What Is the State Tree of South Carolina? History, Symbols, & FAQ
Few state symbols bear as much meaning as the palmetto tree, which was chosen as South Carolina’s state tree in 1939. The tree has been an essential element of the state’s seal since the American Revolution, and many individuals can quickly identify South Carolina by its Palmetto State nickname.
While the tropical tree is an apt symbol of the coastal tranquility that makes South Carolina an established vacation destination, its importance goes much deeper. In some regards, it was instrumental in defining the history of the state and possibly even the nation. Let’s explore the nature of the palmetto tree and why it was an obvious choice when it was time to decide on the official South Carolina state tree.
What Is the Sabal Palmetto?
The sabal palmetto is native to oceanside regions in USDA zones 7b–11a. It spreads from North Carolina to Florida, gracing South Carolina’s Lowcountry and Georgia’s coast along the way. As one of the most abundant trees in Florida, the Sabal palmetto became its state tree 14 years after South Carolina made it the official arboreal representative.
Mature sabal palm trees can grow over 40 feet tall, sporting curved, fan-shaped leaves that can stretch up to 6 feet. The trunk has a distinct pattern of crisscrossing remains from old fronds. Thousands of tiny white flowers bloom in late spring for an unexpected seasonal display.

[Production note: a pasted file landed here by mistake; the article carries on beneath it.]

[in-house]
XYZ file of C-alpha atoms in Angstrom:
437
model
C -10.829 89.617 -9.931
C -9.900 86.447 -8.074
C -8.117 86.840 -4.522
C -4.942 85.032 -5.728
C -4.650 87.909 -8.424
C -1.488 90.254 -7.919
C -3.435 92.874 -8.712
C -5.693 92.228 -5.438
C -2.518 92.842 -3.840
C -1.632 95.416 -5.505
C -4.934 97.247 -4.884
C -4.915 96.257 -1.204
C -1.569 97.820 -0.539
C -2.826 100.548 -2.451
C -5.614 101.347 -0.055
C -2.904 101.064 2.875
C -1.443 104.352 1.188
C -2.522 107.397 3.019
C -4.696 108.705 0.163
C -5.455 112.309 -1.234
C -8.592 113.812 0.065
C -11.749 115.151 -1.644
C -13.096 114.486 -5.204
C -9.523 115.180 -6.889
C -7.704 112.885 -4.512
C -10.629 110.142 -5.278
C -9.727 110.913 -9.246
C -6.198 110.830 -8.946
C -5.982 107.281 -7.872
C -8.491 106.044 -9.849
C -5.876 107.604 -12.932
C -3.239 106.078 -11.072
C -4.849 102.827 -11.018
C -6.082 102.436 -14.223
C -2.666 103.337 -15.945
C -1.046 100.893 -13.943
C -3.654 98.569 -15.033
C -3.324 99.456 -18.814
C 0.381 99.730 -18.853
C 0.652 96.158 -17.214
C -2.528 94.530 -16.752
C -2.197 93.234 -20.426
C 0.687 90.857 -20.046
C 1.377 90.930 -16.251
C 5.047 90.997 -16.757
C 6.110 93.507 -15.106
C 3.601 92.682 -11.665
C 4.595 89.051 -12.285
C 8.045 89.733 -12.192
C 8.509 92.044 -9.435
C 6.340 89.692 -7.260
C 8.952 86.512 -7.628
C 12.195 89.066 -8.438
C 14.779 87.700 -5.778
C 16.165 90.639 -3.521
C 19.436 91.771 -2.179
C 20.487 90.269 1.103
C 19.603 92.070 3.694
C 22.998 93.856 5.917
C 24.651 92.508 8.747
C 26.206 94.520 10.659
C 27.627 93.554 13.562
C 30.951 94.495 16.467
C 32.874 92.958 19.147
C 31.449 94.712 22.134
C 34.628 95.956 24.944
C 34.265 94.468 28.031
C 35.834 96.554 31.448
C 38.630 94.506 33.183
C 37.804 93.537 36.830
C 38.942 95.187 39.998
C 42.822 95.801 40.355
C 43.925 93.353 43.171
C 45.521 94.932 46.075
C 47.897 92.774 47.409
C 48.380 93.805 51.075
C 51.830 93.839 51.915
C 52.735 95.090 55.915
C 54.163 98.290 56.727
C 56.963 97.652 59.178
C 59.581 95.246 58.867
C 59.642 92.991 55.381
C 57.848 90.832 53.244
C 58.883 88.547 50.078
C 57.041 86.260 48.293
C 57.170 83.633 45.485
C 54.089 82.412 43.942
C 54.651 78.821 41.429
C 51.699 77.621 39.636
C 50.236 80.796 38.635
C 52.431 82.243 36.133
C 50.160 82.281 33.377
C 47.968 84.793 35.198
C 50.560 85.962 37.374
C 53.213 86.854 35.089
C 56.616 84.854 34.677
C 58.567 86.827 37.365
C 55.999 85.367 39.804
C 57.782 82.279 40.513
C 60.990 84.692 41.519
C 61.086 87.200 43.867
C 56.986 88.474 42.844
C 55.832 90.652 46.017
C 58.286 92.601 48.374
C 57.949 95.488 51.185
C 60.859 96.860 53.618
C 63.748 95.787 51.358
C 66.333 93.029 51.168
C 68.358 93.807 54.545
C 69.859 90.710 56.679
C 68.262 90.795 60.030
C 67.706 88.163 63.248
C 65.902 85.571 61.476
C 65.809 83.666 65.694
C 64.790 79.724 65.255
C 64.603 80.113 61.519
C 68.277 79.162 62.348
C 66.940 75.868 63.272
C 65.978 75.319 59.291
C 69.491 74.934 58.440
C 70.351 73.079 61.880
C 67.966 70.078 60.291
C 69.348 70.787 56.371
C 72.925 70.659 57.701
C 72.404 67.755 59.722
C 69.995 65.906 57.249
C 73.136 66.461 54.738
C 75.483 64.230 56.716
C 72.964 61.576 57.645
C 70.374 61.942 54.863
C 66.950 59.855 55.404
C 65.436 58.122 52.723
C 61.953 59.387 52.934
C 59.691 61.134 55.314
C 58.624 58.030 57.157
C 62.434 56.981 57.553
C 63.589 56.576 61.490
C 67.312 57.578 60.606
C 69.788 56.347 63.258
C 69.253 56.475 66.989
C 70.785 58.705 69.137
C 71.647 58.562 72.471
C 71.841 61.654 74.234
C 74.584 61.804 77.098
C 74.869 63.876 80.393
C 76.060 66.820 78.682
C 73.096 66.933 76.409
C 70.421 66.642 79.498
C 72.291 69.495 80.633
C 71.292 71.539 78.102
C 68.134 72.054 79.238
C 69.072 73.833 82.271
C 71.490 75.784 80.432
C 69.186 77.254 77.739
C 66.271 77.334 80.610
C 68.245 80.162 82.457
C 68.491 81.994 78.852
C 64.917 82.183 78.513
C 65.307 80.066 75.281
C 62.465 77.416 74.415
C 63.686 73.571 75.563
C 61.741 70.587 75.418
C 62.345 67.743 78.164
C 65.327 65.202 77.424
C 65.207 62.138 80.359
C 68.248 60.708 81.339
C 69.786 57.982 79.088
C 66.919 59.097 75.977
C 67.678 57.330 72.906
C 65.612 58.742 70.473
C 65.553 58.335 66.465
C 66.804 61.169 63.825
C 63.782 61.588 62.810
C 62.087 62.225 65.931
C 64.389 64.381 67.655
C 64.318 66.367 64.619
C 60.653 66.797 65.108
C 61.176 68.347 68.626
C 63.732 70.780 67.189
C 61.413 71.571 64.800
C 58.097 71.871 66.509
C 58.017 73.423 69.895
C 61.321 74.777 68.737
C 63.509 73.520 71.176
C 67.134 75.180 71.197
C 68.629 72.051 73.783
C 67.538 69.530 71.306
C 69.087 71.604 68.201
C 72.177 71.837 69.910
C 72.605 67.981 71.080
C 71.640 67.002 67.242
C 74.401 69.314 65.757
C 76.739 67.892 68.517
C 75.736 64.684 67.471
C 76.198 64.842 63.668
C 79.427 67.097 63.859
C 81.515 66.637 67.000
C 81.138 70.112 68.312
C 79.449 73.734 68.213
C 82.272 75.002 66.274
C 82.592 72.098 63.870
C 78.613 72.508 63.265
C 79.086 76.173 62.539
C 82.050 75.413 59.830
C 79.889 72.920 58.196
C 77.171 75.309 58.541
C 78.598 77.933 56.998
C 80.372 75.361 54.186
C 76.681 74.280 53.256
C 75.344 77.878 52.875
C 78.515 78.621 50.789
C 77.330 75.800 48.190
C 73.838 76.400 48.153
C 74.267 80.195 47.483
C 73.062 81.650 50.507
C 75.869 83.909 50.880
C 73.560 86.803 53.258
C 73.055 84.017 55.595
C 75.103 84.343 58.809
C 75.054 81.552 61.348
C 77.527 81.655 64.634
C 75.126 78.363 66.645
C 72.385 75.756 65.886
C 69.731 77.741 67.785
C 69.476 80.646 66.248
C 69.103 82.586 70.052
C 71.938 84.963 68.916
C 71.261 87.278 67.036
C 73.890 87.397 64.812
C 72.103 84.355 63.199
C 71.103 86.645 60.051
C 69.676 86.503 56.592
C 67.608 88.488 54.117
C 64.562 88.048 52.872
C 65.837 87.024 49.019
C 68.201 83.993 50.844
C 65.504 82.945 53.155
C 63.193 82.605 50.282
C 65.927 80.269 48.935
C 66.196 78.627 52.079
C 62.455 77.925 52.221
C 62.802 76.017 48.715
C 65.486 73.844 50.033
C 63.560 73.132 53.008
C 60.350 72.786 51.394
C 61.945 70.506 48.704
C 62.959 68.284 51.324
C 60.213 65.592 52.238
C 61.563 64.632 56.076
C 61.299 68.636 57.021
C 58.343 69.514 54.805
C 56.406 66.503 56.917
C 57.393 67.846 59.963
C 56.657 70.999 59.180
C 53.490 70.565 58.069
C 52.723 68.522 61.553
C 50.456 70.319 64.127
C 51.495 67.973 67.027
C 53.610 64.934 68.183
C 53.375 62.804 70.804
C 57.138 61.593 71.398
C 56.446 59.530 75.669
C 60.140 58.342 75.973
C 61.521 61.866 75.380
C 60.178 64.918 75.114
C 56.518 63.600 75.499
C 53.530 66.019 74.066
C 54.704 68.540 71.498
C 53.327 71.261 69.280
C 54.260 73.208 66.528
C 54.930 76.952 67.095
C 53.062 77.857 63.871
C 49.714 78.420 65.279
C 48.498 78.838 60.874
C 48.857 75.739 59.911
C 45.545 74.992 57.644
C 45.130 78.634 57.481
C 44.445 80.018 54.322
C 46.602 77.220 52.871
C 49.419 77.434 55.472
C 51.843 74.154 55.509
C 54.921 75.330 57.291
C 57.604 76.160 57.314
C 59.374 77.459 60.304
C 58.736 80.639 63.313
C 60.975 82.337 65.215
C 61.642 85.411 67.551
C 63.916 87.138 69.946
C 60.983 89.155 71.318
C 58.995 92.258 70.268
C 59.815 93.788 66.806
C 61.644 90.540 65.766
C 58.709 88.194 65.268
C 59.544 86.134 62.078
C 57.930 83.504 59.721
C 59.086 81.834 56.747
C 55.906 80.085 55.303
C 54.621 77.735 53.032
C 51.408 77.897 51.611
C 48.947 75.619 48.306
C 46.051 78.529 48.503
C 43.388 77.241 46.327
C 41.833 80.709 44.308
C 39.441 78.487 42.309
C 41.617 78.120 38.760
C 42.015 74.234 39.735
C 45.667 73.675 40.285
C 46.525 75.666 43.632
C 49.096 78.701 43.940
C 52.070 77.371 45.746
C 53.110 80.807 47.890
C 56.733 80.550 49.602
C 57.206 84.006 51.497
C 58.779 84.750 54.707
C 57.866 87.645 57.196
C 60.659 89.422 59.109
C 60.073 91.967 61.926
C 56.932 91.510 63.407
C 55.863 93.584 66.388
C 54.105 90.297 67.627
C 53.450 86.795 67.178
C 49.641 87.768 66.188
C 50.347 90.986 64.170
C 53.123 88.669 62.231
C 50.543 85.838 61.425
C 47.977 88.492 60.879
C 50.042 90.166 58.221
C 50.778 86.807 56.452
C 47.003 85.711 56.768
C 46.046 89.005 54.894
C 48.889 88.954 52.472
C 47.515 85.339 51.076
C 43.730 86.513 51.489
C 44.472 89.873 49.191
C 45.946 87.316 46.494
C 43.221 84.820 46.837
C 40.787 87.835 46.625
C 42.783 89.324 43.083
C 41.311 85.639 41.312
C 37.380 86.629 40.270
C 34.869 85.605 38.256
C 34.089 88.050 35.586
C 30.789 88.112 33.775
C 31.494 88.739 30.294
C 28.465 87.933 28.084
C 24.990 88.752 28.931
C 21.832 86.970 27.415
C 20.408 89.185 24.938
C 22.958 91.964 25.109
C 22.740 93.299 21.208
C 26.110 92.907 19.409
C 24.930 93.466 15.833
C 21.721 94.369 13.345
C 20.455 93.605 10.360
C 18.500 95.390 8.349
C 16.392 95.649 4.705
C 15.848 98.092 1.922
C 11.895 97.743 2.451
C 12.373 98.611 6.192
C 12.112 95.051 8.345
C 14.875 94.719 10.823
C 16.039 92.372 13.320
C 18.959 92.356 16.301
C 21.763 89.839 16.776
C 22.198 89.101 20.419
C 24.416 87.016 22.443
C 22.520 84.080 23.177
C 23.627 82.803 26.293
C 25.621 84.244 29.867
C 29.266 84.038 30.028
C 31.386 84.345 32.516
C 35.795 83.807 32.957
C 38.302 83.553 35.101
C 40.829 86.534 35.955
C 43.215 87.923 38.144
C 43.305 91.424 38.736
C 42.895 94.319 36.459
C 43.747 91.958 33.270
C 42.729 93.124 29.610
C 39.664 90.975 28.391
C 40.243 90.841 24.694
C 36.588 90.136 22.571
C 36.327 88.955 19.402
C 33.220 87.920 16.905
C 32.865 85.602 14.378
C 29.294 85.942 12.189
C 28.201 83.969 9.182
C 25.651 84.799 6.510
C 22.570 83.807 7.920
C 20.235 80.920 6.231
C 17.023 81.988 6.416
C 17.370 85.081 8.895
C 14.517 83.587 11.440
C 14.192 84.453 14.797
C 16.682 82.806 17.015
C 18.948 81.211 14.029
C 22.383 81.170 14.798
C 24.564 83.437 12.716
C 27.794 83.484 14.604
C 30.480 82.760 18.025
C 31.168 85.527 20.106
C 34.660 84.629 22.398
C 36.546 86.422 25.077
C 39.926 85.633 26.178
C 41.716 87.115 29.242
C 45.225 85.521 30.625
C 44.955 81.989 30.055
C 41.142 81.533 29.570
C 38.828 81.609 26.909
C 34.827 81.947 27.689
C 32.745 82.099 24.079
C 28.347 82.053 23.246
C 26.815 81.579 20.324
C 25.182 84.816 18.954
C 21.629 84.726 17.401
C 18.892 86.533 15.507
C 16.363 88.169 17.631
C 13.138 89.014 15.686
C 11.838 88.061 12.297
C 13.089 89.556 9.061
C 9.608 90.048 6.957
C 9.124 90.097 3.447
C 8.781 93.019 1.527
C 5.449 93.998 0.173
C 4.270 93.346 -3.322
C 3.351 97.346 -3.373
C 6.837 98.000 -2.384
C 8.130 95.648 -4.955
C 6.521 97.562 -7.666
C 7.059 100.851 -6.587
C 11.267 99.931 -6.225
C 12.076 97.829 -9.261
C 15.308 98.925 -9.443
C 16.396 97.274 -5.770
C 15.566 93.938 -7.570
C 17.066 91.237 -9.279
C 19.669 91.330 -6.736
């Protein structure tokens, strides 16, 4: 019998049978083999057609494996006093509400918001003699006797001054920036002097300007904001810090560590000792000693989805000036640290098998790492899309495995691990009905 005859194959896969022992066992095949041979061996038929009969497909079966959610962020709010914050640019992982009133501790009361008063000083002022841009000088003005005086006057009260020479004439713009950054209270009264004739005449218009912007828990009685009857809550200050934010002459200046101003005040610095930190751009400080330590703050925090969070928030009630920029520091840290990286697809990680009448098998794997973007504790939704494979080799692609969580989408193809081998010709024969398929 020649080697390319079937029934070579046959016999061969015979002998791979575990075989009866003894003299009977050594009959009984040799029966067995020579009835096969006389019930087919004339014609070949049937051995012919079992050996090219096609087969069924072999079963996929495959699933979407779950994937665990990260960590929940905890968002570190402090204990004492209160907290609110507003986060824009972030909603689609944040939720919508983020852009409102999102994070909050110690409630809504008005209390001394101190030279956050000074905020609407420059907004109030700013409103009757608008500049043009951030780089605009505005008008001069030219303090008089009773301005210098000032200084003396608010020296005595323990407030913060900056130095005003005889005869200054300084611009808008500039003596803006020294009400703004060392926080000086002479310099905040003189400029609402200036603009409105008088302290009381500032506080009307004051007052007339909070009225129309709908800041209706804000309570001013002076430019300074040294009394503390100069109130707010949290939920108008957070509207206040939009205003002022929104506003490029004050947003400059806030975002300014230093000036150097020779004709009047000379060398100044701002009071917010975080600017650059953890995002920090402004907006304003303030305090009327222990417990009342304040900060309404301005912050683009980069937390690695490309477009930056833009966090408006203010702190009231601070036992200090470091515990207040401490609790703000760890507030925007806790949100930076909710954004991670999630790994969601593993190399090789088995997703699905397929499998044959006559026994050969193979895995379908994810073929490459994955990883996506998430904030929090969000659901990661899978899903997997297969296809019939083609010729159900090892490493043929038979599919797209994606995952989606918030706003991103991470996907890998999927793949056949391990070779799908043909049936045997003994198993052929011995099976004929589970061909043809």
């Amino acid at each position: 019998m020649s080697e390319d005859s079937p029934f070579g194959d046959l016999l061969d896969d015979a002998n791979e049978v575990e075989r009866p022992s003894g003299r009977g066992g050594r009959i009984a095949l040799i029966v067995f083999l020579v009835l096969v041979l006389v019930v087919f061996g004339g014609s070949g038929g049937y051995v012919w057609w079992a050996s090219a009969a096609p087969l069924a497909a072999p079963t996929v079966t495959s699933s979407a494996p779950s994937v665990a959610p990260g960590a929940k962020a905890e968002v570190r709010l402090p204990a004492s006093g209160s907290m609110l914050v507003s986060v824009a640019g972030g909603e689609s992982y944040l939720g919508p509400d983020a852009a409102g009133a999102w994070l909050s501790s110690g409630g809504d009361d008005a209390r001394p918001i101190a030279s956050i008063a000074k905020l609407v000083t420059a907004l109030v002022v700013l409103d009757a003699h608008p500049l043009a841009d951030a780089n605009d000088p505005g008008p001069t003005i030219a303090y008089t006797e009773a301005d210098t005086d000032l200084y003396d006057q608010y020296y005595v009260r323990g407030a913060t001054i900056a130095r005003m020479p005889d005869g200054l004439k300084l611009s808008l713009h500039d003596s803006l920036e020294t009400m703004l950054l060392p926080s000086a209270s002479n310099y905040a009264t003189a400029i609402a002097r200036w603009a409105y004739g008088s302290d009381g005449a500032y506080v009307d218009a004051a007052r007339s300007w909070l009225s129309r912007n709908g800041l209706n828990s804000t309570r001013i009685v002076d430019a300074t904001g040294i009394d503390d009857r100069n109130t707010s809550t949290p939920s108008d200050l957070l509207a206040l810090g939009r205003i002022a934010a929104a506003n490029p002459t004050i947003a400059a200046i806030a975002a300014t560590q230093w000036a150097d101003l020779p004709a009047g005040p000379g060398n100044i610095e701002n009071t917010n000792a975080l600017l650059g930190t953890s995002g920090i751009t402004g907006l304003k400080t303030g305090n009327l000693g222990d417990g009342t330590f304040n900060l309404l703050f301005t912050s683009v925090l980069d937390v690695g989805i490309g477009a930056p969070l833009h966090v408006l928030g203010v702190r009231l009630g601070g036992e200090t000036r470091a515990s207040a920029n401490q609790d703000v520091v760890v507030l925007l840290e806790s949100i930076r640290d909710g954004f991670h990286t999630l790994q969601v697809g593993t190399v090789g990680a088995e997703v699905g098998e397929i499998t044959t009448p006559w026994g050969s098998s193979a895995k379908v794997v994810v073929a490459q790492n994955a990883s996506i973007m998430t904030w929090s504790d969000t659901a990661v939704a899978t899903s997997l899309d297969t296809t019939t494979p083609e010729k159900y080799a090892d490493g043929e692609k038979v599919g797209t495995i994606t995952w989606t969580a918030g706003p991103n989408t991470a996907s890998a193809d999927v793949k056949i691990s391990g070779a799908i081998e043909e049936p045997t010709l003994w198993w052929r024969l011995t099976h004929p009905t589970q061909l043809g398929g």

Along with its unique look, the sabal palm is a classic landscaping feature due to its low maintenance demands and extreme hardiness. It can tolerate salt spray, cold weather, and wind, and it’s able to bend under intense gusts that would typically break any other tree.
History of the Sabal Palmetto in South Carolina
Sabal palmettos have had numerous uses throughout the centuries. Also called the cabbage palmetto, the tree produces edible budding points at its core that have an asparagus or artichoke-like taste. The buds, called hearts of palm, are white vegetables popular in salads, dips, and relishes.